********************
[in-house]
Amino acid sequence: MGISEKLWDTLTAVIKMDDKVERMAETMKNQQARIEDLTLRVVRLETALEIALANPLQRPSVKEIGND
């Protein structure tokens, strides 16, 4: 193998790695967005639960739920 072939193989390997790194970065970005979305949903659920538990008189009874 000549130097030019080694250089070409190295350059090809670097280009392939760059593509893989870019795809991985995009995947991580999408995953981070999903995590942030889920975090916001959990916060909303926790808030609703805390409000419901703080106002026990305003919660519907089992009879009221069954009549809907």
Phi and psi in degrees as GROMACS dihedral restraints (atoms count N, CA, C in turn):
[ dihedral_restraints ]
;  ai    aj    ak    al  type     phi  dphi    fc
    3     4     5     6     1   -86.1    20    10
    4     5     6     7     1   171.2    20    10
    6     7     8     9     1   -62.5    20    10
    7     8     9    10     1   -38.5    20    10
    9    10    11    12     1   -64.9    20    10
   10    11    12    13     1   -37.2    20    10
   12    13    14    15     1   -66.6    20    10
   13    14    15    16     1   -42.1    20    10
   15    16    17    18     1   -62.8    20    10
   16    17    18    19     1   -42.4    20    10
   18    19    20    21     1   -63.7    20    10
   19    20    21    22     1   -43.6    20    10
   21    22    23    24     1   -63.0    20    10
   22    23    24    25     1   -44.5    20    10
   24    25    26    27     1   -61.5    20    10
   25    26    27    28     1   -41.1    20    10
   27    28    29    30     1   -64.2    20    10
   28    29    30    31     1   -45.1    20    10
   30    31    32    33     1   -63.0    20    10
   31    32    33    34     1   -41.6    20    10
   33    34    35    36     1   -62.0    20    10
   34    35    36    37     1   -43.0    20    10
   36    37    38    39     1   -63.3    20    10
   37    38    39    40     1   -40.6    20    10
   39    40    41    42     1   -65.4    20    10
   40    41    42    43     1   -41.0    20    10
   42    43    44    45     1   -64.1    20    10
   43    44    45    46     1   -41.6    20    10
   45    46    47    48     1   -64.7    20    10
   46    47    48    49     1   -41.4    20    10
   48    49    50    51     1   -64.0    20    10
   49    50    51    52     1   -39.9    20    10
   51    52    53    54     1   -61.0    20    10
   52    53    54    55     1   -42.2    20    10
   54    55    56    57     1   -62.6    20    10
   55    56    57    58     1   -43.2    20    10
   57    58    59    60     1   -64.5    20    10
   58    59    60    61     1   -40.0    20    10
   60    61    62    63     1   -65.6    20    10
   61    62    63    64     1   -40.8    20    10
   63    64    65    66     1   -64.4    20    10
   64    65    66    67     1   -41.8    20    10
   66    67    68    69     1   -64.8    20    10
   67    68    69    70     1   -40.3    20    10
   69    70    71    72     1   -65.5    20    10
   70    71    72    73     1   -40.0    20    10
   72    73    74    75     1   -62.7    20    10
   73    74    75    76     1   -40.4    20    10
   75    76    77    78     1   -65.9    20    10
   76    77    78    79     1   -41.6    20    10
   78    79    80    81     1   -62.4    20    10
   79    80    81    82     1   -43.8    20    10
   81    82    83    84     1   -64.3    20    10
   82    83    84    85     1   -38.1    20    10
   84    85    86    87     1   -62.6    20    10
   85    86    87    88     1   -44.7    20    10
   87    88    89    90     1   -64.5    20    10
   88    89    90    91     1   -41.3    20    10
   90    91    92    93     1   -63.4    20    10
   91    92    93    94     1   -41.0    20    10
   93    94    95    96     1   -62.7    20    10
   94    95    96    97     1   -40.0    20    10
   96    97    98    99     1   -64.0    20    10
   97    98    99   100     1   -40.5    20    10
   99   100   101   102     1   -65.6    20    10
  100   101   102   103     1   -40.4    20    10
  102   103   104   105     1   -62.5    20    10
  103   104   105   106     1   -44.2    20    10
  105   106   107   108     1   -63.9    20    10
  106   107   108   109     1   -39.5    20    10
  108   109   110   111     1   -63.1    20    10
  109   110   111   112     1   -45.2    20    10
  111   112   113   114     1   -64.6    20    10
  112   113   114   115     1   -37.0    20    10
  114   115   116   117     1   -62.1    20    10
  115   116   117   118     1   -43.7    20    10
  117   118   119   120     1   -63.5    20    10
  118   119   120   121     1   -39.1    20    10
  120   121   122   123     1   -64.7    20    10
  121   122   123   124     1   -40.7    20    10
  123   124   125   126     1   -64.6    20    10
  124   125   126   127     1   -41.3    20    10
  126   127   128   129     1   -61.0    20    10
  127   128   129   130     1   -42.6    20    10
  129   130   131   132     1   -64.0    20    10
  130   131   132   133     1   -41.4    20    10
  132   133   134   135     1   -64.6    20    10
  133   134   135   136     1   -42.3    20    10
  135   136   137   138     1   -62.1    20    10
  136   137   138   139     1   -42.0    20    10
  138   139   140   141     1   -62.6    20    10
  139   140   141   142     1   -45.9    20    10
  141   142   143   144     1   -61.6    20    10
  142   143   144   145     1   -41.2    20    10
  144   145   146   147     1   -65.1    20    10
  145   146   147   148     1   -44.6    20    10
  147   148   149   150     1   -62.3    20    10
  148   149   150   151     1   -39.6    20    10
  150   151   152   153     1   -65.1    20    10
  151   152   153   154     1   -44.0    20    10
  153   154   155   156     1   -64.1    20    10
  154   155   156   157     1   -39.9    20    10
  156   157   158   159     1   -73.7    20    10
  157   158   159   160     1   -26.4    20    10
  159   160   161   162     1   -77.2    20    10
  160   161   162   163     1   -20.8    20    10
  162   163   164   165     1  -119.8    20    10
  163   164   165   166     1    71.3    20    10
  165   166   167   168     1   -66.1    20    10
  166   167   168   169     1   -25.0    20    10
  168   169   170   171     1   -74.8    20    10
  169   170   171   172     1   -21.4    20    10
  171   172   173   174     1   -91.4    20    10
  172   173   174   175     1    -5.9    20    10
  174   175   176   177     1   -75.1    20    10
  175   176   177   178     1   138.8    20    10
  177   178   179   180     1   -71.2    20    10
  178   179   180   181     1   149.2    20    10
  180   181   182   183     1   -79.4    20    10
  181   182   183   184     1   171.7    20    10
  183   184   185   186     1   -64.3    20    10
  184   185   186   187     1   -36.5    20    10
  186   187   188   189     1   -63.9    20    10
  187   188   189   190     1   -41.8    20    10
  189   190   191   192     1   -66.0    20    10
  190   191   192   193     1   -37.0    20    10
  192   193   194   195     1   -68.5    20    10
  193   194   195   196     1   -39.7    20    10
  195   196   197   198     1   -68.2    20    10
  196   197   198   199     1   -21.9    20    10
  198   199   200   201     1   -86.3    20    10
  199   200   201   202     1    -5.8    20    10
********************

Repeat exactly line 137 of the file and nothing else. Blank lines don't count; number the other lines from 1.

  198   199   200   201     1   -86.3    20    10